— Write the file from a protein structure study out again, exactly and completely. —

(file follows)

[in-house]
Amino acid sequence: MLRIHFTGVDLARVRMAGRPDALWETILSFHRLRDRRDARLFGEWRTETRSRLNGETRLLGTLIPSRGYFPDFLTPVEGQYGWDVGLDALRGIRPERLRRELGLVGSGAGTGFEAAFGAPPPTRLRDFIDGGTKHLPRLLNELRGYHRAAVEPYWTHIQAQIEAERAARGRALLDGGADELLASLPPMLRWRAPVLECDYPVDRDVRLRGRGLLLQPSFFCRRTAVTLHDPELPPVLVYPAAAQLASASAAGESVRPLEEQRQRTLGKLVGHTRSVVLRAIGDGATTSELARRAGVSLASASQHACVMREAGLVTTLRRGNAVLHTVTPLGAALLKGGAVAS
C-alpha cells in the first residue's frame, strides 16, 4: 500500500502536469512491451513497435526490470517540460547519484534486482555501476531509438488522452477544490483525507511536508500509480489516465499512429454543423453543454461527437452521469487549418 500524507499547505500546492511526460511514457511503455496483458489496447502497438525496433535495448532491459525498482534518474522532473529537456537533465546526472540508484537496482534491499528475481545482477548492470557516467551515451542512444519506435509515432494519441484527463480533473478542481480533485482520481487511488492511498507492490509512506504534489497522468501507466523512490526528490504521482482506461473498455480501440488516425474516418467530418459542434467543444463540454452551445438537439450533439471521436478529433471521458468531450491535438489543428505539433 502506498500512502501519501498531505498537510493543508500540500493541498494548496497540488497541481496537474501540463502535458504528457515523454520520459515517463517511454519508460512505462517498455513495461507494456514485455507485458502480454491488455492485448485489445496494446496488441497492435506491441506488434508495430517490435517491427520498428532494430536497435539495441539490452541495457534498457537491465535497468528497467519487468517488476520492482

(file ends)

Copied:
[in-house]
Amino acid sequence: MLRIHFTGVDLARVRMAGRPDALWETILSFHRLRDRRDARLFGEWRTETRSRLNGETRLLGTLIPSRGYFPDFLTPVEGQYGWDVGLDALRGIRPERLRRELGLVGSGAGTGFEAAFGAPPPTRLRDFIDGGTKHLPRLLNELRGYHRAAVEPYWTHIQAQIEAERAARGRALLDGGADELLASLPPMLRWRAPVLECDYPVDRDVRLRGRGLLLQPSFFCRRTAVTLHDPELPPVLVYPAAAQLASASAAGESVRPLEEQRQRTLGKLVGHTRSVVLRAIGDGATTSELARRAGVSLASASQHACVMREAGLVTTLRRGNAVLHTVTPLGAALLKGGAVAS
C-alpha cells in the first residue's frame, strides 16, 4: 500500500502536469512491451513497435526490470517540460547519484534486482555501476531509438488522452477544490483525507511536508500509480489516465499512429454543423453543454461527437452521469487549418 500524507499547505500546492511526460511514457511503455496483458489496447502497438525496433535495448532491459525498482534518474522532473529537456537533465546526472540508484537496482534491499528475481545482477548492470557516467551515451542512444519506435509515432494519441484527463480533473478542481480533485482520481487511488492511498507492490509512506504534489497522468501507466523512490526528490504521482482506461473498455480501440488516425474516418467530418459542434467543444463540454452551445438537439450533439471521436478529433471521458468531450491535438489543428505539433 502506498500512502501519501498531505498537510493543508500540500493541498494548496497540488497541481496537474501540463502535458504528457515523454520520459515517463517511454519508460512505462517498455513495461507494456514485455507485458502480454491488455492485448485489445496494446496488441497492435506491441506488434508495430517490435517491427520498428532494430536497435539495441539490452541495457534498457537491465535497468528497467519487468517488476520492482